Originally Posted by bu2 View Post
Atlanta seems pretty short on townhomes. Don't know if that is all government or if consumer demand is a factor (maybe people in the SE don't like them). If you limit the land available, you are going to have that limited land used for 5+1s and high rise condos.

They are a real alternative for someone who wants to live close in but can't afford SFH prices in good neighborhoods.

In the city proper, there seem to be hundreds of them in the pipeline at the moment. The vast majority of intown residential construction is apartments or townhomes.
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Old Yesterday, 07:29 AM
bu2
 
10,290 posts, read 6,615,564 times
Reputation: 4339
Quote:
Originally Posted by J2rescue View Post
In the city proper, there seem to be hundreds of them in the pipeline at the moment. The vast majority of intown residential construction is apartments or townhomes.
I see lots of apartments, almost always the 5+1s. Haven't seen many townhomes. A couple new projects in Dekalb County, but that's all I've noticed.
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Old Yesterday, 08:05 AM
 
5,312 posts, read 3,410,656 times
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Quote:
Originally Posted by bu2 View Post
I see lots of apartments, almost always the 5+1s. Haven't seen many townhomes. A couple new projects in Dekalb County, but that's all I've noticed.
Lots of townhome projects in NW Atlanta. Altus at the Quarter is huge, Westside Station has a few dozen, big one on Ellsworth, one planned on Huff, huge one finishing up over on James Jackson, pretty sure some are getting built in West Highlands. But also lots of apartments.
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Old Yesterday, 08:12 AM
 
1,325 posts, read 650,427 times
Reputation: 1078
Quote:
Originally Posted by Saintmarks View Post
There isn't the land to add more single family homes. Density from MFH is the wave of the future. Most SFH construction will be replacement... tear downs and rebuilds. That is if you are referring to CoA alone. But true for most of the suburbs until you get OTP.... and in the northern half, way on the O of the OTP.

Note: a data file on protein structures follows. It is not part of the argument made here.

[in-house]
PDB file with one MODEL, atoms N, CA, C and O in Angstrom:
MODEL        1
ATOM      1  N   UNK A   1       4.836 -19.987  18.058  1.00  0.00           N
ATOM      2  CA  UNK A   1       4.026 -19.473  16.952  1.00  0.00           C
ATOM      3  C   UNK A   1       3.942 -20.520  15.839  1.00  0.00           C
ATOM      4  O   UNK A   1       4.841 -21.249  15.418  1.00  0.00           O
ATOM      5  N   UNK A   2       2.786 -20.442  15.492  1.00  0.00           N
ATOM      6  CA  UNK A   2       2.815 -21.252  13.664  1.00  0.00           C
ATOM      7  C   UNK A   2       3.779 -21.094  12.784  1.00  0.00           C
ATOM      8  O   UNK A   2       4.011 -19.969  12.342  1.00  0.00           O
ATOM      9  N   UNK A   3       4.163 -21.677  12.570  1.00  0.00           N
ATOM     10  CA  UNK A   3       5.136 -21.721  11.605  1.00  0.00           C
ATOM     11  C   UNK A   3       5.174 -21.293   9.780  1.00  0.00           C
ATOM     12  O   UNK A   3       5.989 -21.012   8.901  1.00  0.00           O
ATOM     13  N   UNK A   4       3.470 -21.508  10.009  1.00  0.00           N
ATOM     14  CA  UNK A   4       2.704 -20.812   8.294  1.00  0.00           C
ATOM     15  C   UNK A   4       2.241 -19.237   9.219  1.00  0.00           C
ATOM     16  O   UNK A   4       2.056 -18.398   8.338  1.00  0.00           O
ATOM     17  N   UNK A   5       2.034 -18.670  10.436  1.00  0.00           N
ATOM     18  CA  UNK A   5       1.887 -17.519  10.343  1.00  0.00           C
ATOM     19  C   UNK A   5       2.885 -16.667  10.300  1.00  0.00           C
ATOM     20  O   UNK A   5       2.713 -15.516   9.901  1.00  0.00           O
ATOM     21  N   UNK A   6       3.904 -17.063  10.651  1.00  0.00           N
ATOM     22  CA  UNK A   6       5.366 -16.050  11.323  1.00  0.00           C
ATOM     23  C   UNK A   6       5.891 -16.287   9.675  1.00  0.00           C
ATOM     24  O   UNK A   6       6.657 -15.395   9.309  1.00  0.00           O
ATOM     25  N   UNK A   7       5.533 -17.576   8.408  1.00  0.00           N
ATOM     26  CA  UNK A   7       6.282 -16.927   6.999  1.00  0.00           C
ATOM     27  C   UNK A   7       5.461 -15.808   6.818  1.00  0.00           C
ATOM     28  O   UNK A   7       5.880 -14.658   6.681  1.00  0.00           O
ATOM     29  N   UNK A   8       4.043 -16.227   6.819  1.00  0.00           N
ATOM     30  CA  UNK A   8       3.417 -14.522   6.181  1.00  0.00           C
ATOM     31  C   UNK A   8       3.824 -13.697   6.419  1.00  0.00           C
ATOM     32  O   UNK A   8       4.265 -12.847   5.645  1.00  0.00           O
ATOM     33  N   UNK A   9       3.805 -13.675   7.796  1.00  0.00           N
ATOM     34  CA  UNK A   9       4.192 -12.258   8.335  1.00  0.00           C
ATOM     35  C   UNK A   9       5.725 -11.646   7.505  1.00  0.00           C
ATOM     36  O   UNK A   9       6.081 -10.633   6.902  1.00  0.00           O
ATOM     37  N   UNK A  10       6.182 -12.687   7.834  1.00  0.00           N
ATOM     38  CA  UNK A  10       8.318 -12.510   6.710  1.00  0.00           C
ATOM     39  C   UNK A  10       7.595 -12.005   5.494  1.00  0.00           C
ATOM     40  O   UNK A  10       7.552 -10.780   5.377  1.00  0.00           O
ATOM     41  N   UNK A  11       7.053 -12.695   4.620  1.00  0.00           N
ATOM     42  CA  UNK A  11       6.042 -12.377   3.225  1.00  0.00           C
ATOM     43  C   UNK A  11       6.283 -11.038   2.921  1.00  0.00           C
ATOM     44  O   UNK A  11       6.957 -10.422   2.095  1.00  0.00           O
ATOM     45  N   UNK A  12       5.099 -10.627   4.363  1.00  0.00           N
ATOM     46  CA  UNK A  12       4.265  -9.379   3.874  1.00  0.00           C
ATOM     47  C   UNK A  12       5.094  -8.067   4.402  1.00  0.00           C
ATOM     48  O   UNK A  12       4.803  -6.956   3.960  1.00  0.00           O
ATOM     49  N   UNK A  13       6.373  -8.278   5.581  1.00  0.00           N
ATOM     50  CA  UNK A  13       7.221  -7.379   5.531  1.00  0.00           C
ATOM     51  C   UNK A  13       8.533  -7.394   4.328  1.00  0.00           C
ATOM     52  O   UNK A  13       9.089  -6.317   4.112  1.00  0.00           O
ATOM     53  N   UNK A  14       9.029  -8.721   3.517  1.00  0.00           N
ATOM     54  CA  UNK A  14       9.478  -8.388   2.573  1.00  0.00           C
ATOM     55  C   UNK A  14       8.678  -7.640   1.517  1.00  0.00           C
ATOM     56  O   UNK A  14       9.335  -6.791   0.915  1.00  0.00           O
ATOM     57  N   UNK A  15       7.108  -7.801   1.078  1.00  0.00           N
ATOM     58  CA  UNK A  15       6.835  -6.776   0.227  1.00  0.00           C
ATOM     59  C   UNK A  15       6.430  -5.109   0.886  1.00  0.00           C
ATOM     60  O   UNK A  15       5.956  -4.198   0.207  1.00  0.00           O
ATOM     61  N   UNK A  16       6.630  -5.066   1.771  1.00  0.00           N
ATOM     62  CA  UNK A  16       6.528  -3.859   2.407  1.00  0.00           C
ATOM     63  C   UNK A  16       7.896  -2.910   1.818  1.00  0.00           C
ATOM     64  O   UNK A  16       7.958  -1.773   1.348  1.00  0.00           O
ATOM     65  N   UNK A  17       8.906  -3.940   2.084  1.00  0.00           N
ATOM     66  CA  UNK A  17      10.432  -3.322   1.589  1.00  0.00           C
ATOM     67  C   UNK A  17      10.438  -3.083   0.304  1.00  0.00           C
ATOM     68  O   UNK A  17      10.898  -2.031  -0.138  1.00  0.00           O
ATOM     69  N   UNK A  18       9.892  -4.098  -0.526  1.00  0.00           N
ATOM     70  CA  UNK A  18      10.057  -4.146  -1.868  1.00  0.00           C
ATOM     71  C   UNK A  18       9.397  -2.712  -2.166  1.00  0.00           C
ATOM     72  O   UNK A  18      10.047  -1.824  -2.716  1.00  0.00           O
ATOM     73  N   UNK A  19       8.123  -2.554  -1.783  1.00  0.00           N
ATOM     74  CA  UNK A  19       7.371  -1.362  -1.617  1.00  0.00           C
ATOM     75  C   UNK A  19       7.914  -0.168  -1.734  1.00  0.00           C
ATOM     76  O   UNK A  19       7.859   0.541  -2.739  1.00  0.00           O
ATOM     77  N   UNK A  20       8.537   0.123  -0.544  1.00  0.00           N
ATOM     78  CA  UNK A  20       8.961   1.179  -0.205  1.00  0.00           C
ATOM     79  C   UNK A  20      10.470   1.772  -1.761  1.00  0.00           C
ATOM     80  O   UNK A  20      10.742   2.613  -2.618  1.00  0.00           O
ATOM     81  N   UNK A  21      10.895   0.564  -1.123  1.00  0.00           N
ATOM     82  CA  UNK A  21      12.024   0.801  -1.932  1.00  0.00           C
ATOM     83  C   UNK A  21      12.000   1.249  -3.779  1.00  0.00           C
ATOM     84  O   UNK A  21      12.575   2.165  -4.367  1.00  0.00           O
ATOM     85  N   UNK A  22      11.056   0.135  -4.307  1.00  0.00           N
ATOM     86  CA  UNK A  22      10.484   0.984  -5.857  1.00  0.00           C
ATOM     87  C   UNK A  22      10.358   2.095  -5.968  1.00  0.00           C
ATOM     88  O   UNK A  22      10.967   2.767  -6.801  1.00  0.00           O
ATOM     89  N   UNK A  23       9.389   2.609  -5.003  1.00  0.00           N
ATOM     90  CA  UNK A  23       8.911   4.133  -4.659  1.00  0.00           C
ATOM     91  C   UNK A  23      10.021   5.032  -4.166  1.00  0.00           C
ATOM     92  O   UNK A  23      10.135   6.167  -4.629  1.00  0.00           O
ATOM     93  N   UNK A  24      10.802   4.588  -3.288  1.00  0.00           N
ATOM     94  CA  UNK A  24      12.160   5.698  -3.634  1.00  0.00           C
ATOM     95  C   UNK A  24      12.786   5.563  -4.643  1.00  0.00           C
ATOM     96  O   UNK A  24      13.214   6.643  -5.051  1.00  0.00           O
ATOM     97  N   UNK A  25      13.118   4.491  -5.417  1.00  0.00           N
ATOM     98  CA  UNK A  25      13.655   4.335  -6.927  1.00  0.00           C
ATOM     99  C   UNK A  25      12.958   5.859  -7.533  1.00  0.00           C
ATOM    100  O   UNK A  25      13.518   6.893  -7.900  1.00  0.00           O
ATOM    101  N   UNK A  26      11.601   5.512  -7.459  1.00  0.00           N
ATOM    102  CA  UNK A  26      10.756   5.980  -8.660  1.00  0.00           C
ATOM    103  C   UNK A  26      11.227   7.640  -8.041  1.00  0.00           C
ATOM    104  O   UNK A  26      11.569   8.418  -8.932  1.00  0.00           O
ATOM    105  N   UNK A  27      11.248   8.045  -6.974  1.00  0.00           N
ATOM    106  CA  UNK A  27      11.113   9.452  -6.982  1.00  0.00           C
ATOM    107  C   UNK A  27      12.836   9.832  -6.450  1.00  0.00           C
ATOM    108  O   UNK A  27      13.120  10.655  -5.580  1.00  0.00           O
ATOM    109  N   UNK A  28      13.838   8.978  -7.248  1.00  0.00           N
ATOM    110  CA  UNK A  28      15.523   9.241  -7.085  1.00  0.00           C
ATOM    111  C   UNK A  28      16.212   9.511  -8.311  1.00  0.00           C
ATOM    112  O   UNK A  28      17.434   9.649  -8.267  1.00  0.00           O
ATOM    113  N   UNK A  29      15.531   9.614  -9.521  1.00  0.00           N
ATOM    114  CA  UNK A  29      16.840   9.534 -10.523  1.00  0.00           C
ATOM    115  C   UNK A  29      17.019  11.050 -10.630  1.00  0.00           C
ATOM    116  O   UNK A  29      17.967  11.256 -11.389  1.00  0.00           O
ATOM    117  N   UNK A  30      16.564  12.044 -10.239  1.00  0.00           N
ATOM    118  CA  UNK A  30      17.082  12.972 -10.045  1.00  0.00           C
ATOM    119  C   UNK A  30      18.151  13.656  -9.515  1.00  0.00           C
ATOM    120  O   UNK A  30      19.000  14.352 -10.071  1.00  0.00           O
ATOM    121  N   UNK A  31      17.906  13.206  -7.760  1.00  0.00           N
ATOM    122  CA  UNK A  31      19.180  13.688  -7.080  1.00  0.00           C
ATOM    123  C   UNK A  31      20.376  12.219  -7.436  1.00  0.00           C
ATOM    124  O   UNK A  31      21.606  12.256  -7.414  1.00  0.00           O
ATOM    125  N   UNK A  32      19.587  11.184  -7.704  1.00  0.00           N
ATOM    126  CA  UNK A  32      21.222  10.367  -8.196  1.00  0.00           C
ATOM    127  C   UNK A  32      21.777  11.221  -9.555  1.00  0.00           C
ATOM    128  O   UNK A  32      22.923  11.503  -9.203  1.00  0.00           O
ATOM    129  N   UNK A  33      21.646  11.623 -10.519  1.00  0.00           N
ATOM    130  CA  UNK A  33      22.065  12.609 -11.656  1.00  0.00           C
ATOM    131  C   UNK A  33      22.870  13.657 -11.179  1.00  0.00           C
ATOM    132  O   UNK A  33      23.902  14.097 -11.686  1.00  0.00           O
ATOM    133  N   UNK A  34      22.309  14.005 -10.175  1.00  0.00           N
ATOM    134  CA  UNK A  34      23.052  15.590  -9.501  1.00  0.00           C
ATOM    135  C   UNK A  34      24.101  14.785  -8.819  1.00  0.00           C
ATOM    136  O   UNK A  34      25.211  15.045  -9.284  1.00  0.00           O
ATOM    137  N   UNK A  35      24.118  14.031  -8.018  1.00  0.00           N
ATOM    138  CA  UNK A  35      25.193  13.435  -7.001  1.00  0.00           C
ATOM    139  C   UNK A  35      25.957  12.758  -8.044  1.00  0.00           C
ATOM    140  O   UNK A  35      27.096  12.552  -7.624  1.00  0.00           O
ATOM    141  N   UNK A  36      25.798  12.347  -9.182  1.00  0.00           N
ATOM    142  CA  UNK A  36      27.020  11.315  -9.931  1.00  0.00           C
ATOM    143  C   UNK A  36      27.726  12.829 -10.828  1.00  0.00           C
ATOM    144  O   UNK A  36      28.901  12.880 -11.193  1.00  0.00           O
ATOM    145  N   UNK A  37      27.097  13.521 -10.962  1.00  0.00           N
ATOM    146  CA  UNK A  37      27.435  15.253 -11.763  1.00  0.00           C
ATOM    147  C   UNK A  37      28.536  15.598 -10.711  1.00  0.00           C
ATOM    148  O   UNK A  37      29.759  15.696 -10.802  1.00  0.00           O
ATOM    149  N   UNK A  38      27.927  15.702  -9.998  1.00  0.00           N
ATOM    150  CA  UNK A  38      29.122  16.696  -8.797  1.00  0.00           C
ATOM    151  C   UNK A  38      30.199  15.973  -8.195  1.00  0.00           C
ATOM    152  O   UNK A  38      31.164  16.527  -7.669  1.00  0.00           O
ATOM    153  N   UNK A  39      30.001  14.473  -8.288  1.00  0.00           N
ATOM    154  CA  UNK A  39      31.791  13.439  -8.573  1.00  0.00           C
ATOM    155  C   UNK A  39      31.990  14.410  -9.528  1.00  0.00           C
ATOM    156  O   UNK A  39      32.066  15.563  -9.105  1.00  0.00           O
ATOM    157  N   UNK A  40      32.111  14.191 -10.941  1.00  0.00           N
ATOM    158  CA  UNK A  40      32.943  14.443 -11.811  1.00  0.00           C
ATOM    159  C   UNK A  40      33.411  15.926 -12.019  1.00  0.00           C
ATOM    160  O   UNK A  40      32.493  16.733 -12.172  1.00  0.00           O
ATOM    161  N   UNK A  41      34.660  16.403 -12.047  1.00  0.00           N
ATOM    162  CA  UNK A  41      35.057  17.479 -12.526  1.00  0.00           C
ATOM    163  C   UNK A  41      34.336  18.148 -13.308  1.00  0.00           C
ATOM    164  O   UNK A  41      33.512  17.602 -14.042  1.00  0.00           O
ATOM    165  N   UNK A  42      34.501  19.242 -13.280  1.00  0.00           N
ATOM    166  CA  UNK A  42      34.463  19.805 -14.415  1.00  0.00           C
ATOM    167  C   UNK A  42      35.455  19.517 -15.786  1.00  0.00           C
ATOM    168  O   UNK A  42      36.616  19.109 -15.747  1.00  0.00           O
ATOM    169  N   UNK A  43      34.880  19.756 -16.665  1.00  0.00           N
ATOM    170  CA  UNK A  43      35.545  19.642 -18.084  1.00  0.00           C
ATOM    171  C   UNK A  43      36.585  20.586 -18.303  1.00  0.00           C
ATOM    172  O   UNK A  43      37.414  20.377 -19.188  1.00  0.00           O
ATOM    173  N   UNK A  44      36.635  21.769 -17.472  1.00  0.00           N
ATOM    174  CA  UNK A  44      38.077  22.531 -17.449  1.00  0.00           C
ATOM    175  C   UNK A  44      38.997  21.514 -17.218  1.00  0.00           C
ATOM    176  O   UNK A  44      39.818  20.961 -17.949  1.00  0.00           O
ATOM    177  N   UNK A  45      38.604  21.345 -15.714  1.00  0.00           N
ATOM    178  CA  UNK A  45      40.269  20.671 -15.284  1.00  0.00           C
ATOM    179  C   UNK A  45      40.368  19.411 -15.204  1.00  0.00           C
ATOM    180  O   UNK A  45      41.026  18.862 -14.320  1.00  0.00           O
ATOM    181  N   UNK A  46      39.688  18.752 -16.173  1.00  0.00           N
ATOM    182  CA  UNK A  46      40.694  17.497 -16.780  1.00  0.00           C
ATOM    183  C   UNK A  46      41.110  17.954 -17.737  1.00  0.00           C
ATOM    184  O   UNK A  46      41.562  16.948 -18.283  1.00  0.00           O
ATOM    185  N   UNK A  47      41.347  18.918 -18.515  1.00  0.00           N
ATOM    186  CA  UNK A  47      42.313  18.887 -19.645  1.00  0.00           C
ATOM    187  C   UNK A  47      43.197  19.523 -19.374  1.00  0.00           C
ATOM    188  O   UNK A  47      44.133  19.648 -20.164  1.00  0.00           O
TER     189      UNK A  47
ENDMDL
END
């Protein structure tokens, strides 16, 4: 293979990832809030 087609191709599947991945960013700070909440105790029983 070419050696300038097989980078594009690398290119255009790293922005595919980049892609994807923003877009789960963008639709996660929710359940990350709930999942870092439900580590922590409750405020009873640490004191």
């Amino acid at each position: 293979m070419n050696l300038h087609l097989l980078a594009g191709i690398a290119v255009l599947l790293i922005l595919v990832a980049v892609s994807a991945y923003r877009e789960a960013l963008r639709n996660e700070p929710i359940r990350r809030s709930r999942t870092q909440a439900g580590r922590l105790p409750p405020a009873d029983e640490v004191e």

There's PLENTY of land. What metro Atlanta lacks is PLENTY of mobility infrastructure to get TO the vacant land! Its THE most glaring problem for growth, with lack of a new water sources being second. You build more roads and/or commuter train lines, new housing stock can access land. Look at D/FW and the number of toll roads, highways, rail line additions of the past 20 years and compare it to metro Atlanta. The state legislature and ARC are not doing enough!
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Old Yesterday, 08:44 AM
 
1,325 posts, read 650,427 times
Reputation: 1078
Quote:
Originally Posted by jsvh View Post
Building 6,500 housing units in the city seems like a lot given that it is more units than anywhere else in the metro but you got to realize the city grew by 10k people last year. That growth is expected to increase to over 25k a year in the coming decades.

So, no. We are not building enough.

Also, the high prices intown should give you a big indicator that supply is not keeping up with demand.
Source of 25,000 annual growth for the City of Atlanta? Not the metro area, the CITY. The city has never grown more 18% in ANY decade. Since 2010, its about 8,000/year.

1950
331,314

9.6%
1960
487,455

47.1%
1970
495,039

1.6%
1980
425,022

−14.1%
1990
394,017

−7.3%
2000
416,474

5.7%
2010
420,003

0.8%

Est. 2018
498,044
18.6
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Old Yesterday, 10:05 AM
 
2,483 posts, read 962,652 times
Reputation: 1918
Quote:
Originally Posted by bu2 View Post
I see lots of apartments, almost always the 5+1s. Haven't seen many townhomes. A couple new projects in Dekalb County, but that's all I've noticed.
I dont know where you're looking or what your expectation of them are but I too have seen plenty of them both in the suburbs and especially intown. Alpharetta definitely has no shortage of them. Lawrenceville has a decent amount as well. They're also present in E.Cobb & S.Cobb.